The suit, filed in federal district court in Harrisburg, says legislature officials have repeatedly denied their requests to offer an invocation before sessions. They further allege that state police officers have intimidated them into standing during prayers in the statehouse, which they contend is also discriminatory. The coalition is seeking the right to lead an opening prayer in the legislature.
The Feb. 10 killing in Chapel Hill, North Carolina, of three Arab-American students, allegedly by atheist Craig Stephen Hicks has led some to compare militant atheism to Islamic militancy. Atheists are not happy with the comparison.
“The deluge of claims of equivalence between this crime and the Charlie Hebdo atrocity and the daily behavior of a group like ISIS [an acronym for another name for the Islamic State in Iraq and the Levant, or ISIL] has been astonishing to witness,” noted atheist author and writer Sam Harris said on a recent podcast.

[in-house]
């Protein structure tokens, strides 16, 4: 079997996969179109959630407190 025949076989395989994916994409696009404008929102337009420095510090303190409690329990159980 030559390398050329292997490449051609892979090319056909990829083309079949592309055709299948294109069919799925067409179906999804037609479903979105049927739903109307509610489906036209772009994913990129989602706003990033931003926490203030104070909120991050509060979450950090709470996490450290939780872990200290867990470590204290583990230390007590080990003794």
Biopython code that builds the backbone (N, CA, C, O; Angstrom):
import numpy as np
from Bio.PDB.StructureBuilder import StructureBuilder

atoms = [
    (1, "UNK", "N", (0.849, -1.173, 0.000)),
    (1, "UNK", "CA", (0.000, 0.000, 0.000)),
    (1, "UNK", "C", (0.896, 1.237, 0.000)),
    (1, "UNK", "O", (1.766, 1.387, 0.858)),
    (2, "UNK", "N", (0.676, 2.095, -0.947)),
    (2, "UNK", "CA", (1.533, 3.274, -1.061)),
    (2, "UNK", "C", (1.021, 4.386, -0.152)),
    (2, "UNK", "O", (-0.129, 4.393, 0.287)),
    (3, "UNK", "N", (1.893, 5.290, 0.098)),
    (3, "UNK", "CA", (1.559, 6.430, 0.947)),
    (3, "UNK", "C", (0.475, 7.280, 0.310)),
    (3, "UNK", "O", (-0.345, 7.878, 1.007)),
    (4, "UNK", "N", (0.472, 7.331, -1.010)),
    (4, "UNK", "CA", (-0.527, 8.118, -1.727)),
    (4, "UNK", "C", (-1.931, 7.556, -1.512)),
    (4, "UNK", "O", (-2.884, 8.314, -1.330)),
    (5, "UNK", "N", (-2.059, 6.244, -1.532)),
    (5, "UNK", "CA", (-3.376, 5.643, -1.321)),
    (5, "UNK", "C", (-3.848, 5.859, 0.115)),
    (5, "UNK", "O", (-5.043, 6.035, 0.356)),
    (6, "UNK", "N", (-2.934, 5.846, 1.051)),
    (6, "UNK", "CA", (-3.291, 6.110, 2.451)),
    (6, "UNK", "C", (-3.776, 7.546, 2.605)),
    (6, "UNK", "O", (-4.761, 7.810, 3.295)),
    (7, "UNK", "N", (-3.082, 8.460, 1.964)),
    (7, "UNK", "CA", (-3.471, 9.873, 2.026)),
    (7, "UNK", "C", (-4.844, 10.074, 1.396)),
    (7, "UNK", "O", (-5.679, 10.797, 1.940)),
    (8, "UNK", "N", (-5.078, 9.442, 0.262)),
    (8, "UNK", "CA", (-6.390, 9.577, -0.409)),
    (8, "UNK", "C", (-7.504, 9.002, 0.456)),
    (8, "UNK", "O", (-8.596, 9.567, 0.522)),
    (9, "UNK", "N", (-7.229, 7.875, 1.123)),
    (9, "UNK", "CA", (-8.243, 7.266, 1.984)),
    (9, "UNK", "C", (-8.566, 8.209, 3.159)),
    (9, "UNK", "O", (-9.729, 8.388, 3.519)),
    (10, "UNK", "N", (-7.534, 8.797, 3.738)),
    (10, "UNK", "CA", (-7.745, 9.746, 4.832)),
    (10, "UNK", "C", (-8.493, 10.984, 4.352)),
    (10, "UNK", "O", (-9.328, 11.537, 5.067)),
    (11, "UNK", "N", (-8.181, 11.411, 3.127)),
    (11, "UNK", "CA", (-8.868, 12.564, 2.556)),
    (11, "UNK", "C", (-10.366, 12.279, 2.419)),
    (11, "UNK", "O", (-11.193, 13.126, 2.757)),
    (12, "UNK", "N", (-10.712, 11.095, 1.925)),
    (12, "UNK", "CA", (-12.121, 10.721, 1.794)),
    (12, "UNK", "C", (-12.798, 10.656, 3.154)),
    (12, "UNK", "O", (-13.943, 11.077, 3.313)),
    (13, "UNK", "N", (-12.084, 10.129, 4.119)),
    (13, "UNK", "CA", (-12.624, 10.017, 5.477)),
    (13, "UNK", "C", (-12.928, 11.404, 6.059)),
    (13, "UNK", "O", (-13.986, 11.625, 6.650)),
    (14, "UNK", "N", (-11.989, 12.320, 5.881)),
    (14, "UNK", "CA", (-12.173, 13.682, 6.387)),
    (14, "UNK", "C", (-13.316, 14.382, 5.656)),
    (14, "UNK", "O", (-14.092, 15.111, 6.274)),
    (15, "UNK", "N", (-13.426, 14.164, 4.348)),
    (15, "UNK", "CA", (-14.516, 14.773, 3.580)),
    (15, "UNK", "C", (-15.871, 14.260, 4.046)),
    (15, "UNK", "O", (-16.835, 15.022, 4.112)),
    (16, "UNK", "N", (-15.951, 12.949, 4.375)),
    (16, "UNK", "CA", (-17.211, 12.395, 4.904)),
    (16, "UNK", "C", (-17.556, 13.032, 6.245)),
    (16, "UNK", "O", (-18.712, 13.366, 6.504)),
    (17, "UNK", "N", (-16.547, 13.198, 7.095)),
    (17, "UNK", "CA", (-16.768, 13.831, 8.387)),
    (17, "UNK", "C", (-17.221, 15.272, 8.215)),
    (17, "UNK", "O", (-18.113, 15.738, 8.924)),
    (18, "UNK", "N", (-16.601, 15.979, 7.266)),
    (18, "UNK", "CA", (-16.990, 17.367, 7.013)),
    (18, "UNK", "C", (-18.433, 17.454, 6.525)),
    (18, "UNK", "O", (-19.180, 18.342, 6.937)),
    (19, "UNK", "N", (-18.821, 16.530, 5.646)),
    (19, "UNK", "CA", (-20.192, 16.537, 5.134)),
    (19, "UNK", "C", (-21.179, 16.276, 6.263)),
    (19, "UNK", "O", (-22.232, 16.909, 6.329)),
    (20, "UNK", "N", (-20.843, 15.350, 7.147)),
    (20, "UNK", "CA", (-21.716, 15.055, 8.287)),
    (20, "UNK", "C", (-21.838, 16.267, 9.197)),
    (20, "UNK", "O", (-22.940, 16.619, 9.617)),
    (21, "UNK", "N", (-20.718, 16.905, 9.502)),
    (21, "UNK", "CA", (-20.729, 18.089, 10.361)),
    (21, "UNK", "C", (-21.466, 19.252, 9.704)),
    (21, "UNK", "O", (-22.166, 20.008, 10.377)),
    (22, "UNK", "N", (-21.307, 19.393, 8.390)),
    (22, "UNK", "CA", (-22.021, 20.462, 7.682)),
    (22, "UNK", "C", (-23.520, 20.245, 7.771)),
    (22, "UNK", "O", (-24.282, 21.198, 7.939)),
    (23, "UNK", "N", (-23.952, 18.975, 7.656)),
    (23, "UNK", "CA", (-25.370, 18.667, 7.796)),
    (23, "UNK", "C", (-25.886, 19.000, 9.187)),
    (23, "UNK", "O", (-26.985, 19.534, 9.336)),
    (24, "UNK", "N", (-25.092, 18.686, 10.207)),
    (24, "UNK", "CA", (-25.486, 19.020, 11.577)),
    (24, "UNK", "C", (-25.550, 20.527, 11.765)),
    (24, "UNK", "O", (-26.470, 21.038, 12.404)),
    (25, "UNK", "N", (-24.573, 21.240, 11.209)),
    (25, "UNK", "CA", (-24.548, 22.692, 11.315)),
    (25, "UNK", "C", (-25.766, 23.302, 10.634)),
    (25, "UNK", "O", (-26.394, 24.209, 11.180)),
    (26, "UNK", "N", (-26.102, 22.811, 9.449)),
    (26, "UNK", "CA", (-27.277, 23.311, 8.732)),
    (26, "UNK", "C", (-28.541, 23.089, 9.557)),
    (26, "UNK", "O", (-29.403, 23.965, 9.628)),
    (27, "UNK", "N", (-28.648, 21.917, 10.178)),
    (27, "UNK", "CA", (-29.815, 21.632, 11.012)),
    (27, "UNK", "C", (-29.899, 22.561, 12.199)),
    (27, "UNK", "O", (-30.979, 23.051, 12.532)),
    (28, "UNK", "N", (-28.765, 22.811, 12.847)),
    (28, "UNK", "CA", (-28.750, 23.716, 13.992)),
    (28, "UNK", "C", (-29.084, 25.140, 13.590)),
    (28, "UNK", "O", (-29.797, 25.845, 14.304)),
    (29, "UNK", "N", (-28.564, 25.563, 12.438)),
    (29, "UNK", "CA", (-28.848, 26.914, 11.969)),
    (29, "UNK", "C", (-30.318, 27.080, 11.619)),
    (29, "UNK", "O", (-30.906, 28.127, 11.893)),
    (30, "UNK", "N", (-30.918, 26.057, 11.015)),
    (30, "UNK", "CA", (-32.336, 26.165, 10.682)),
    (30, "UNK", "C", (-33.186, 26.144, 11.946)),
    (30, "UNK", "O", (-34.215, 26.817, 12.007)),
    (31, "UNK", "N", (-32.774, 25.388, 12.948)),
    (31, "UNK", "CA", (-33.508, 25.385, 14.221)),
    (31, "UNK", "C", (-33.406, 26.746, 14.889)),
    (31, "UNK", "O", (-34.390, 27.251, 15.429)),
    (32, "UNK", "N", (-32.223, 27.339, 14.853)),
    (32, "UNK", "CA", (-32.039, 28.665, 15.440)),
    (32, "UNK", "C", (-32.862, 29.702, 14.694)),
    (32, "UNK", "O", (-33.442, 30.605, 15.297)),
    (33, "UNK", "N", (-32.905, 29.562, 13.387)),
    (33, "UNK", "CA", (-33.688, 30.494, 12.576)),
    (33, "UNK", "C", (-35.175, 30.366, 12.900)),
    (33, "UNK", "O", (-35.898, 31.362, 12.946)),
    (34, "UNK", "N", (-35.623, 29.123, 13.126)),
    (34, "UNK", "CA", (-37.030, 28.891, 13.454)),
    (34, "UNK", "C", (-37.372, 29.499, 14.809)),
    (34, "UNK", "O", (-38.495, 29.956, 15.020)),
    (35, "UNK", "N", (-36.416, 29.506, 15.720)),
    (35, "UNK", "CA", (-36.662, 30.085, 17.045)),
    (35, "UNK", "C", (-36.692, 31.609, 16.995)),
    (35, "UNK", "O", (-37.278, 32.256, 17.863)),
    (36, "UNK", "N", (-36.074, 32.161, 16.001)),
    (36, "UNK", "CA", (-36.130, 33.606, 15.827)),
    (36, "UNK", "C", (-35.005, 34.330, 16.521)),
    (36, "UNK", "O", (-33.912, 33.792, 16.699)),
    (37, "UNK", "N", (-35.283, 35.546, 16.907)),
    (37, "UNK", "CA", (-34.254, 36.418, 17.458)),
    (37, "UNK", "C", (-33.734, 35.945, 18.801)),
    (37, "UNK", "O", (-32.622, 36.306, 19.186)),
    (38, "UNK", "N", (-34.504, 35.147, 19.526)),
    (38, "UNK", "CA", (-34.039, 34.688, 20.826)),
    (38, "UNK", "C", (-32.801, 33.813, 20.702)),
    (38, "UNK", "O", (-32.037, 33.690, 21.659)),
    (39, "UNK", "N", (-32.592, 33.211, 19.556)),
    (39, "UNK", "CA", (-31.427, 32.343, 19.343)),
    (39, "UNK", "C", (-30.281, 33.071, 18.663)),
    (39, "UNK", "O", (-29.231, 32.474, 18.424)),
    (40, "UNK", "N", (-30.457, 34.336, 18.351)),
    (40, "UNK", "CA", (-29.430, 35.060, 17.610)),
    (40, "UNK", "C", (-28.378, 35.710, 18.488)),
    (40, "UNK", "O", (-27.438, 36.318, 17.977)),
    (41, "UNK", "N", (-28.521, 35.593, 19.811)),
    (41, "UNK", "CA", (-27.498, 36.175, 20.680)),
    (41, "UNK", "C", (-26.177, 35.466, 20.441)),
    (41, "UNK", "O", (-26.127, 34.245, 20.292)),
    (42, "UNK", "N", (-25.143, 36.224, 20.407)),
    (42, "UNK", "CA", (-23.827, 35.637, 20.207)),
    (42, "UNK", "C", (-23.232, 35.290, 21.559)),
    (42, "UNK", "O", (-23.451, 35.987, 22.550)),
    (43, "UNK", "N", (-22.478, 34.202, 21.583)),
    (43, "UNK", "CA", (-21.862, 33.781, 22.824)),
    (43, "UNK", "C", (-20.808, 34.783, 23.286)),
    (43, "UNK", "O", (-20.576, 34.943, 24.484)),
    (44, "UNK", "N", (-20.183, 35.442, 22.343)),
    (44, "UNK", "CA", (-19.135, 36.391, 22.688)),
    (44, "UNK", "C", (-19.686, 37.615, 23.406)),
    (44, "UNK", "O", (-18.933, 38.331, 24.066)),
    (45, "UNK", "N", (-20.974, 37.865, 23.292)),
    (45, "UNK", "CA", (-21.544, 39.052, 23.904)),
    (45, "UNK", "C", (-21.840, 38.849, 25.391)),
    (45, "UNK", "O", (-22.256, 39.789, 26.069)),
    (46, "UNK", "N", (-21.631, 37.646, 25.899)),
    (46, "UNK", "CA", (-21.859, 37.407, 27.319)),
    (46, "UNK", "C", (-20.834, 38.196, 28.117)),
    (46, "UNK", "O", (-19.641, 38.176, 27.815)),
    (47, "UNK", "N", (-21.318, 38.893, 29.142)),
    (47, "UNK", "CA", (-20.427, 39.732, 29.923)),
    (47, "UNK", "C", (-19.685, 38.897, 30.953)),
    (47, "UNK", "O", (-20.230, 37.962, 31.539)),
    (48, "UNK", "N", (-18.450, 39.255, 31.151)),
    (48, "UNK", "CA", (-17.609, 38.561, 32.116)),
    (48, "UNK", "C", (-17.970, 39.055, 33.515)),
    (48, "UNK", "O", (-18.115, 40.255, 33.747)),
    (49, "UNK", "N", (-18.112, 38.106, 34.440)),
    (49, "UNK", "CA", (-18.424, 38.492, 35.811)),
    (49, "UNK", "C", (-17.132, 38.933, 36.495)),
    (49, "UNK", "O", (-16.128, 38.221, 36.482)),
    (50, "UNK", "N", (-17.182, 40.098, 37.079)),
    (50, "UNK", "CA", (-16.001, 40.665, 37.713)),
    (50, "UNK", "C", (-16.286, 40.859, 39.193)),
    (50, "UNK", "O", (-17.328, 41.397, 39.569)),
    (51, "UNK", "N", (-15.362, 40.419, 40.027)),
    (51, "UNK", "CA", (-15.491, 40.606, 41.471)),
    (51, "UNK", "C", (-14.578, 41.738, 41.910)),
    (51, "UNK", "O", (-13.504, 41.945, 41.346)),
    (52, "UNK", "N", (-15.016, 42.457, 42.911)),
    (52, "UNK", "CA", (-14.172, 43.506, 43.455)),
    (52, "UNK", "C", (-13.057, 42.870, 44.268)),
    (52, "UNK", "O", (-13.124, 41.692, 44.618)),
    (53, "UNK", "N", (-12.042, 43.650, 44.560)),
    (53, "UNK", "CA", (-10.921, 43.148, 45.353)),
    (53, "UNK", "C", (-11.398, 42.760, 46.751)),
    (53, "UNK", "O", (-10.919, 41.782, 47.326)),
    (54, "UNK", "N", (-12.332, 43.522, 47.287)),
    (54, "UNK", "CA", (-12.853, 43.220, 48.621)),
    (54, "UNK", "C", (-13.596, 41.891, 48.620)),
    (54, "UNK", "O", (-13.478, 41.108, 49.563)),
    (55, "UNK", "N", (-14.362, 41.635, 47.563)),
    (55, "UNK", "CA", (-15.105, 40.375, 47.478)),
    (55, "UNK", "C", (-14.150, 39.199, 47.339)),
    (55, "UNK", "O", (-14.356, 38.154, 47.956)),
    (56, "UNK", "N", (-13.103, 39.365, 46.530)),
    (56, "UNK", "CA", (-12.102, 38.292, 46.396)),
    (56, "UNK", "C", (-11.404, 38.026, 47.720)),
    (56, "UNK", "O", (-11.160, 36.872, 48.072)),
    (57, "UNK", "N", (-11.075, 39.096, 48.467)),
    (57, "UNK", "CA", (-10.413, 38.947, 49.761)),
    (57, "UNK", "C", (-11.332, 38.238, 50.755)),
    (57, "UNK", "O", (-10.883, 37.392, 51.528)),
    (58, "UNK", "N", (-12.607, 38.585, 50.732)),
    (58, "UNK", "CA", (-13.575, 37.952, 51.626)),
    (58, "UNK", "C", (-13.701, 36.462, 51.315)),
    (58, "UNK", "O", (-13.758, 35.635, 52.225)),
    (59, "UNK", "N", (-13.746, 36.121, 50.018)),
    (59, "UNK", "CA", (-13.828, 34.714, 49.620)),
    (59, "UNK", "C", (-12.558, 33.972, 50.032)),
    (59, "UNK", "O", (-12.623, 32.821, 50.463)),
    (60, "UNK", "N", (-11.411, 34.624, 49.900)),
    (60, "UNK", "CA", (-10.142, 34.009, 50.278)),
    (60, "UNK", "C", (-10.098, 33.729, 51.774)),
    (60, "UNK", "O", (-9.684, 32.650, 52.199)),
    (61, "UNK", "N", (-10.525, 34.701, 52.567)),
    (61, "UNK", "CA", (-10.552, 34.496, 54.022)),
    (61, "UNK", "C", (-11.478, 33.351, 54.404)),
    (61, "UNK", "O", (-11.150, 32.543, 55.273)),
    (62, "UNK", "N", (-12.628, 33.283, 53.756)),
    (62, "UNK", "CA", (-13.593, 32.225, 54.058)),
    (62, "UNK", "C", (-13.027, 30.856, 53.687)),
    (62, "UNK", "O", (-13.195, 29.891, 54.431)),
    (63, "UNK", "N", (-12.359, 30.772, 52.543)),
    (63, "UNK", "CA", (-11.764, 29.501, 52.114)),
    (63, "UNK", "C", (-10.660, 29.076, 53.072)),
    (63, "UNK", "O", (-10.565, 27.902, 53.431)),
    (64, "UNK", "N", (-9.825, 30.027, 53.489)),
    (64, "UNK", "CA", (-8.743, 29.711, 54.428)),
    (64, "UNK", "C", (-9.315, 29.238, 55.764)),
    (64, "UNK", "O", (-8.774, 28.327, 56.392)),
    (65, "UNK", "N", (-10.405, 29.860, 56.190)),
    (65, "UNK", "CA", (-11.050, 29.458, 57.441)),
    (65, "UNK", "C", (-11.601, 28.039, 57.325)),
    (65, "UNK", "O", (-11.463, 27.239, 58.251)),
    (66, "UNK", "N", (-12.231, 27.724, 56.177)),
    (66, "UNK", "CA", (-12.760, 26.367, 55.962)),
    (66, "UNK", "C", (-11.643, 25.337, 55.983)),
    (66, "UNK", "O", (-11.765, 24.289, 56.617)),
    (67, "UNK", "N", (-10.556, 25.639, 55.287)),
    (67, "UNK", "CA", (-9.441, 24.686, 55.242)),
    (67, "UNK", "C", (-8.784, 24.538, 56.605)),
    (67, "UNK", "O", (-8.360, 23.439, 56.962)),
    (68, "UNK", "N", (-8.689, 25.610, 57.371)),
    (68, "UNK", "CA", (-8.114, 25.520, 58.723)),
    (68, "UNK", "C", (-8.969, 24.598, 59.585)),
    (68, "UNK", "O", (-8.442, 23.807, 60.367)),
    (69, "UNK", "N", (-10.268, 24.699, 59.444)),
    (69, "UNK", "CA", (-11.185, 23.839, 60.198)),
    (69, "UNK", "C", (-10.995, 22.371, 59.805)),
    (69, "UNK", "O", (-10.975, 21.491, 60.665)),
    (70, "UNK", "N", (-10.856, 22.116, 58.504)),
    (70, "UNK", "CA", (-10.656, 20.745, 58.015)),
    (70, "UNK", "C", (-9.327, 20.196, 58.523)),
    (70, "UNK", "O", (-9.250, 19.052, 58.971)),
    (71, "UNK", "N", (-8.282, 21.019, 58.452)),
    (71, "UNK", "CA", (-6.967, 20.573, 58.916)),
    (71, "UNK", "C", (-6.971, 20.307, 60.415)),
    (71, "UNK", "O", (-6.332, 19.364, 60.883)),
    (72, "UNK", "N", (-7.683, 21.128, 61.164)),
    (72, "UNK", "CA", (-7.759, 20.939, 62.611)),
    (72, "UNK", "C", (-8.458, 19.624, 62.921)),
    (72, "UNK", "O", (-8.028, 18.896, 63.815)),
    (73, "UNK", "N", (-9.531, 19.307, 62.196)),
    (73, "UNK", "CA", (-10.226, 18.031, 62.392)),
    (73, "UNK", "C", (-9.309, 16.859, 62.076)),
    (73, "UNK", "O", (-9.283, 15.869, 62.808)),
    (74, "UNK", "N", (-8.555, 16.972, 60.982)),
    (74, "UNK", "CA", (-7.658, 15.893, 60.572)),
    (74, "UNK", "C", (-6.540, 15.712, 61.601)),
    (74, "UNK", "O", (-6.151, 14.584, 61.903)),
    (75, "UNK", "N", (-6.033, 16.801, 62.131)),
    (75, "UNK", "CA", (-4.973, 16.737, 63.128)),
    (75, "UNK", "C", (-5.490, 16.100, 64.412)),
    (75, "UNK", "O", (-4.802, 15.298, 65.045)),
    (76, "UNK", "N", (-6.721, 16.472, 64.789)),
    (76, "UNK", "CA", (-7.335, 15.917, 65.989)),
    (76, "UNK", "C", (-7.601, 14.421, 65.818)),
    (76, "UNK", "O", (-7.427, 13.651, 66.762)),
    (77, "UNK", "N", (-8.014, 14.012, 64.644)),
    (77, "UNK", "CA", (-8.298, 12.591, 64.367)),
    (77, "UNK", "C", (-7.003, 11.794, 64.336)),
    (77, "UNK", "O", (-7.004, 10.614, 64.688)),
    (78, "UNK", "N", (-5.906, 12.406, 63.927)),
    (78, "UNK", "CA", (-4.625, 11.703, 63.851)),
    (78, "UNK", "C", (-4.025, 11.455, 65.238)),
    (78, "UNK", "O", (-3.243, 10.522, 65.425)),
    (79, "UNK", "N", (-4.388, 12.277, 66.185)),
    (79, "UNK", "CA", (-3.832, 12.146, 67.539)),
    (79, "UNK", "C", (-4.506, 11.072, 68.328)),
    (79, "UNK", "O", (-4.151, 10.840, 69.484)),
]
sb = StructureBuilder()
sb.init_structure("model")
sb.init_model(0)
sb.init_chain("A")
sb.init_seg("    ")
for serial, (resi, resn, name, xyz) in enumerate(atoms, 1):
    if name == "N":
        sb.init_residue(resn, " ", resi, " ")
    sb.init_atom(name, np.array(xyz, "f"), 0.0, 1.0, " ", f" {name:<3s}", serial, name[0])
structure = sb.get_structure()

He denied any link between atheism and Hicks’ actions. Harris insists that the comparison was unwarranted and atheists’ crimes have nothing to do with their beliefs, not least because there exists “no atheist scripture or doctrine.” Hicks said he was a fan of New Atheists such as Harris and Cambridge University professor Richard Dawkins.
Harris’ efforts to distance atheism from violent acts committed by individual atheists exposes his hypocrisy toward Muslims and Islam, which he routinely portrays as being distinctively violent.
While individual violent overtures may not be reflective of atheism, Harris’ assertion that no one commits violent acts in the name of atheism is simply inaccurate. For example, in February a court in France sentenced a 69-year-old man to prison for throwing plaster grenades and shooting at a mosque in western France. “I am a republican, an atheist, and what happened at Charlie Hebdo infuriated me,” the attacker told authorities…
Usaid Siddiqui is a Canadian-based freelance writer. He has written for PolicyMic, Aslan Media and Mondoweiss on current affairs.